If you think about it, many content-based social media platforms function as User-Generated Content (UGC) publishing companies—ones with far more power than newspapers in days of yore. This means they have a responsibility to filter the type of content that gains traction on their platform—not necessarily by taking a specific political stance, but by carefully discerning whether the paid content is truthful and taking a stand when it isn’t.

Who's to blame for hoaxes and fake news?

Ideally, platforms would take more responsibility to expose inauthentic content as it is created—before it has a chance to spread to messaging platforms like Whatsapp and Telegram.

A recommendation from the Yusof Ishak Institute says, “Global tech giants like Facebook and Google need to increase their public take-downs of content by fake news syndicates and reduce financial incentives for actors to produce disinformation.”

And Nathalie Maréchal, a researcher at Ranking Digital Rights, says, “For something this blatant—and related to what Facebook is saying is currently its top priority—[post-publication removal] is not acceptable. They should be aiming for a 99.99% hoax detection rate before the post ever goes up.”

The fact is tech giants nowadays are arguably more powerful than governments—their reach spans the entire world. They need to be responsible with their function as governors of flow of information about critical issues, and be more transparent about their processes.

Governments must stop conflating fair criticism with “fake news”, slander/libel, and hoaxes

Tech companies’ lackadaisical attitude towards the content they host has allowed governments to justify major civil rights violations against individuals. The issue with codifying punishments for fake news and hoaxes is that, too often, the definition of fake news is manipulated by interested parties who simply want to protect their own reputation.

James Gomez, board chair with the nonprofit human rights group Asia Centre in Bangkok, says that ASEAN government officials are trying to shut down social media activity that harms their reputation—even when the criticism is valid or fair.

Journalist freedom in ASEAN is completely terrible. In the Reporters Without Borders’ 2020 World Press Freedom Index of 180 countries (1 being the most free, 180 being the least) not a single ASEAN country is ranked within the top 100. No matter which country you visit in the region, you’re bound to come face-to-face with vague, draconian rules or regulations that have been used to attack journalists and common people.

Indonesia

In 2017, popular Jakarta governor Basuki Tjahaja Purnama (Ahok) was imprisoned for nearly two years after being found guilty of violating Article 156a of the Criminal Code (KUHP), which criminalizes “blasphemy”.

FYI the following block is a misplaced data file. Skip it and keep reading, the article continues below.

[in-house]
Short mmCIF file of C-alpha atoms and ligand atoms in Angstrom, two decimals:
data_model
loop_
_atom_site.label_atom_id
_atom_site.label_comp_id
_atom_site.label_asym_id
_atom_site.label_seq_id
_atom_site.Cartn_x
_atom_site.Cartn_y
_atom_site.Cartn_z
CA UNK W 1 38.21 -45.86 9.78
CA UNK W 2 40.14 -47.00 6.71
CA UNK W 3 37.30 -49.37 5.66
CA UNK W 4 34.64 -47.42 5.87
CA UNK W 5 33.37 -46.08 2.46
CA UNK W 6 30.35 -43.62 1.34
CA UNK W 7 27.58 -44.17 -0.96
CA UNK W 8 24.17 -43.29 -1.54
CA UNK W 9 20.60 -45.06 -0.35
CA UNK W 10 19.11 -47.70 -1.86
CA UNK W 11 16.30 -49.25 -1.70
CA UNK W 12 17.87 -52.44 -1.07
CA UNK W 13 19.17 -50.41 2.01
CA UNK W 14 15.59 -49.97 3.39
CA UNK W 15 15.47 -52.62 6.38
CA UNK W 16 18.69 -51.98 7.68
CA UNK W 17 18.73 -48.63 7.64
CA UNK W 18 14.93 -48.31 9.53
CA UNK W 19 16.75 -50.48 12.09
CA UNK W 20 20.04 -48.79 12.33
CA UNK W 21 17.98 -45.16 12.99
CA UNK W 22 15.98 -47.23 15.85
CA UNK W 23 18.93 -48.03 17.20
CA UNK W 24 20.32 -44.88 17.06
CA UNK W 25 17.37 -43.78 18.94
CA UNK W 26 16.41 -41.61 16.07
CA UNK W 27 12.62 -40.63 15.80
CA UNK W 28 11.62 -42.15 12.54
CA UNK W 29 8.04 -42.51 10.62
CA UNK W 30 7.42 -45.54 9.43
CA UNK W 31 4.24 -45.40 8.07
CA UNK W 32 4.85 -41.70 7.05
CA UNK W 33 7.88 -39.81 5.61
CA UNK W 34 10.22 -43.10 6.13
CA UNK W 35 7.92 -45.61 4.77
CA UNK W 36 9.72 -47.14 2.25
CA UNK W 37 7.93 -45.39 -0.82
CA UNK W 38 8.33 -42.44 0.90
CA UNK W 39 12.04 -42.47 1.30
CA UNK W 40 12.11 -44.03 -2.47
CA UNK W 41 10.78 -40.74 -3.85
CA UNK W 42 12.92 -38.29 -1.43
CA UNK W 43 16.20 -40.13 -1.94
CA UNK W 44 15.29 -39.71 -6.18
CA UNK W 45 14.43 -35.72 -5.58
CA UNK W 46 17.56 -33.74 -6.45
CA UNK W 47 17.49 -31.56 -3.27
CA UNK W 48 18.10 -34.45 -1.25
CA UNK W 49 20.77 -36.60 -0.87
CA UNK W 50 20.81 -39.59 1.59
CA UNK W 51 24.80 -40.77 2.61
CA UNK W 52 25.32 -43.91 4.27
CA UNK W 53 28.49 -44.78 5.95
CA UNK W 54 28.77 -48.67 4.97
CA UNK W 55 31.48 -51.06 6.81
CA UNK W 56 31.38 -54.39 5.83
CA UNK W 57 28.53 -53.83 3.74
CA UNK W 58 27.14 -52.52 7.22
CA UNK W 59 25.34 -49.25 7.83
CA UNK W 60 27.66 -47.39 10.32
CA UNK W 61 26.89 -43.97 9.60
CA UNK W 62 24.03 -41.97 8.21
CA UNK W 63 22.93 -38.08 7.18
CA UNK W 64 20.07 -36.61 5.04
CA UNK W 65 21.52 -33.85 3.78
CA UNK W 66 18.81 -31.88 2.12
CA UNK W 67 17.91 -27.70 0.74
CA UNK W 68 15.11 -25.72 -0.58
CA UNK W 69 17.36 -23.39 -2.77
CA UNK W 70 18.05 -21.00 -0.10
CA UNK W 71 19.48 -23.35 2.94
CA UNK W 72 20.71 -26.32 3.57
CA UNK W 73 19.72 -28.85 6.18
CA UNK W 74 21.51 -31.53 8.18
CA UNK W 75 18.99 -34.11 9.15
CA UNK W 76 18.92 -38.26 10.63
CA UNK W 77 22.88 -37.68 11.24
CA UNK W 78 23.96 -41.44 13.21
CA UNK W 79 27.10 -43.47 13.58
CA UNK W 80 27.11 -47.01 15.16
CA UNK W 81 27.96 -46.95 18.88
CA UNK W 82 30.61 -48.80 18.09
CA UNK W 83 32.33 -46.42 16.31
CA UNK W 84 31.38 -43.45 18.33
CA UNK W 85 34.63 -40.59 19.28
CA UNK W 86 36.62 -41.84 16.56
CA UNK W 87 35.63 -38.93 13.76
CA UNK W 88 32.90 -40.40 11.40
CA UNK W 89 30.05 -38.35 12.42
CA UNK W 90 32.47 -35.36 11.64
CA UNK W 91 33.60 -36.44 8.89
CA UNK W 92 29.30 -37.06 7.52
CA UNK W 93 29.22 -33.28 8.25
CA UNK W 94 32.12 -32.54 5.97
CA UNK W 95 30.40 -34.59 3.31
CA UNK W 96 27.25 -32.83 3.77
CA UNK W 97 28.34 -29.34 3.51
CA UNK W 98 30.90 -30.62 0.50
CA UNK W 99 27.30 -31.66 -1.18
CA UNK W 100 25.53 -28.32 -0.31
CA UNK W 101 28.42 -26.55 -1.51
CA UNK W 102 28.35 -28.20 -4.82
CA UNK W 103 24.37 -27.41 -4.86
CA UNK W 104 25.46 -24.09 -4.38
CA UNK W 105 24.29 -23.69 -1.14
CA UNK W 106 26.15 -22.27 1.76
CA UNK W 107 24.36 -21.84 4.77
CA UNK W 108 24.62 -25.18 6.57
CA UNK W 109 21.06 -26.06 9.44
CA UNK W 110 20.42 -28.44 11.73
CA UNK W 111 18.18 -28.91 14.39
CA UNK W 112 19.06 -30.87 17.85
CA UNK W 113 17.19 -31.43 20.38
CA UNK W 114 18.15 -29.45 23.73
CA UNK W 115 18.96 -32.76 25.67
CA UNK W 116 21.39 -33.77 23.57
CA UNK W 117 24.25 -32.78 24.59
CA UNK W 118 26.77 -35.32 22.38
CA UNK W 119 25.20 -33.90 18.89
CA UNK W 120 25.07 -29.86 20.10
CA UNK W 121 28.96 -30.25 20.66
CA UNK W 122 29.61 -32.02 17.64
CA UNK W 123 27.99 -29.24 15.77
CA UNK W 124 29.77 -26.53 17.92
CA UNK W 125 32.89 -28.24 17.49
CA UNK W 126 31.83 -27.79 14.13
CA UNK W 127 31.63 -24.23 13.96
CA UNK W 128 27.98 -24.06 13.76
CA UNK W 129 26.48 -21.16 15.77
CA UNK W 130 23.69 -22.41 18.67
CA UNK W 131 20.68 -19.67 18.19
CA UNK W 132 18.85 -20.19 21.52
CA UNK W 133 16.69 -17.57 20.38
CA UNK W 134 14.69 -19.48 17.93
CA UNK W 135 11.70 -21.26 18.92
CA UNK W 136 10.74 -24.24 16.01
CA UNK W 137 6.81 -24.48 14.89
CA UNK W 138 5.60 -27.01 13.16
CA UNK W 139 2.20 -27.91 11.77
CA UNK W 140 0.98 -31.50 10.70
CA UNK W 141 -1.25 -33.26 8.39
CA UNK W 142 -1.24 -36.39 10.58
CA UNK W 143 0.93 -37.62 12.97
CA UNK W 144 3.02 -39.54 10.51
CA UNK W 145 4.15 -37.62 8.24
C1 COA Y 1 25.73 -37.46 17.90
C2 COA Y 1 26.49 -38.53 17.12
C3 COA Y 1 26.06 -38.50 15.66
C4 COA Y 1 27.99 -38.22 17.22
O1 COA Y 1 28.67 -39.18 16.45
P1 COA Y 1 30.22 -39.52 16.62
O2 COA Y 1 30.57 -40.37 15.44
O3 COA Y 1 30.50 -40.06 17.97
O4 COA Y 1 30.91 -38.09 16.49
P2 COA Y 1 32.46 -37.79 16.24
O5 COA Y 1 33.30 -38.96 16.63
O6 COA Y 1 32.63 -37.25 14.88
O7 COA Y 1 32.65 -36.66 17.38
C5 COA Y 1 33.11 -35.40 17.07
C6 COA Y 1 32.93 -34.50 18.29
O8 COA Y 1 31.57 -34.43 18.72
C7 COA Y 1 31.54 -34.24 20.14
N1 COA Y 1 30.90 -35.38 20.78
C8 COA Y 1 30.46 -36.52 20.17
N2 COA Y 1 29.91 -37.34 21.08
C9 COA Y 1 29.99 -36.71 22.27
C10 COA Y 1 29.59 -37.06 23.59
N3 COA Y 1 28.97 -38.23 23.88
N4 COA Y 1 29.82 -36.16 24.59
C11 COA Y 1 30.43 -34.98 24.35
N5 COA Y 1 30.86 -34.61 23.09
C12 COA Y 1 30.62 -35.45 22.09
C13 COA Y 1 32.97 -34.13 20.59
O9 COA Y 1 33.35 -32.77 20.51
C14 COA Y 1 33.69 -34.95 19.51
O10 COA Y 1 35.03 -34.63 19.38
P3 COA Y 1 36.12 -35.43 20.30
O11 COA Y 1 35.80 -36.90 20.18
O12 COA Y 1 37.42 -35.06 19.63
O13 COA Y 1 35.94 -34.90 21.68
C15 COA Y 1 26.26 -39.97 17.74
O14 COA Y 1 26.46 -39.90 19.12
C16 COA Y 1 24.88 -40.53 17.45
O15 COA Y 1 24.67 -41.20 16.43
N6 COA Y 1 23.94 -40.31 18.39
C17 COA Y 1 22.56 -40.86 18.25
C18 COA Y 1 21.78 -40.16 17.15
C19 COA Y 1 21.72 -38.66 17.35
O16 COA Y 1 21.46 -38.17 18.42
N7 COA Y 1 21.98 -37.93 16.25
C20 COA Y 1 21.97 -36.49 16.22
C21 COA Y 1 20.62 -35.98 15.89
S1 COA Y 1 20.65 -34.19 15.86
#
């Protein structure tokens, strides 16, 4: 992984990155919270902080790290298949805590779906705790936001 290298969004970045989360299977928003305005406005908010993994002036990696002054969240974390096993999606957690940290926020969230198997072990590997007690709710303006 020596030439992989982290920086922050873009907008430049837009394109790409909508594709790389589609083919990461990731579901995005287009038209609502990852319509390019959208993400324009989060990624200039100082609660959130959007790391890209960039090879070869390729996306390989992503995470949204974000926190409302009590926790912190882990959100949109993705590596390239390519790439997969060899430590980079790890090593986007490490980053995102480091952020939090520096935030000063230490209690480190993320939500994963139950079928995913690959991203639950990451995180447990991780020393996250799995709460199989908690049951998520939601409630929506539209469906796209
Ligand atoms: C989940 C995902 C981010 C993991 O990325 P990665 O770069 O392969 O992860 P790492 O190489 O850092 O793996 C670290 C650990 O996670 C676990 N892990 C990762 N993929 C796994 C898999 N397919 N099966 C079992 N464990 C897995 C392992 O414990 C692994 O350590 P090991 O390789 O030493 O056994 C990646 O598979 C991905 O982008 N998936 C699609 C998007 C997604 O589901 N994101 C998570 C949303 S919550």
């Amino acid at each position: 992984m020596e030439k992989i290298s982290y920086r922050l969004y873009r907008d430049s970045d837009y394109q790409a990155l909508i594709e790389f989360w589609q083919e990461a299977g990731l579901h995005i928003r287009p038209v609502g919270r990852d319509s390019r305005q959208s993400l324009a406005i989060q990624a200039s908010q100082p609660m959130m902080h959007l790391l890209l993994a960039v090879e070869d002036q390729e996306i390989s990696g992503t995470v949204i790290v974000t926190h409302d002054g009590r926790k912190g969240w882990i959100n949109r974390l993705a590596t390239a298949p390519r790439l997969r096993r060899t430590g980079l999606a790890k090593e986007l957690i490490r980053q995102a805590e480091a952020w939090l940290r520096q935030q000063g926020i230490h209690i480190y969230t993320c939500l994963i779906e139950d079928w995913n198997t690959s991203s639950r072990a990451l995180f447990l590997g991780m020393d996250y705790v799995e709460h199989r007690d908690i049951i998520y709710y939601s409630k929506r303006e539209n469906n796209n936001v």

Who's to blame for hoaxes and fake news?

Activists Dandhy Laksono and Ananda Badudu (former singer of popular indie band Banda Neira) were interrogated by police in September 2019 for criticizing certain aspects of incumbent president Joko Widodo’s policies and handling of specific civil rights issues.

And last week we mentioned how Indonesian comedian Bintang Emon became the target of a Twitter smear campaign from paid Twitter trolls after he jokingly criticized the unreasonably short sentence against two perpetrators of an acid attack that left the victim blind.

Vietnam

A Vietnamese law that took effect on January 1, 2019 made it mandatory for foreign and domestic internet services to hand over user data so that government authorities could probe the address and identity of anyone who wrote “suspicious” content.

Malaysia

Activisists, reporters, and other citizens who have criticized how the government has dealt with COVID-19—the country has the highest number of COVID-19-related arrests in the entire region—have been intimidated and arrested. In the wake of COVID-19, the Malaysian government has also  been accused of promoting fear and xenophobia against Rohingya refugees (which are not recognized as such and are instead termed illegal migrants).

Last year, human rights activists Sevan Doraisamy and Rama Ramanathan were taken in for questioning after criticizing Malaysian authorities on social media and through their writing. The police filed defamation charges against Doraisamy under Section 500 of the Penal Code and Section 233 of the Communications and Multimedia Act. Most investigations against activists and government critics have been based on these two aspects of the law.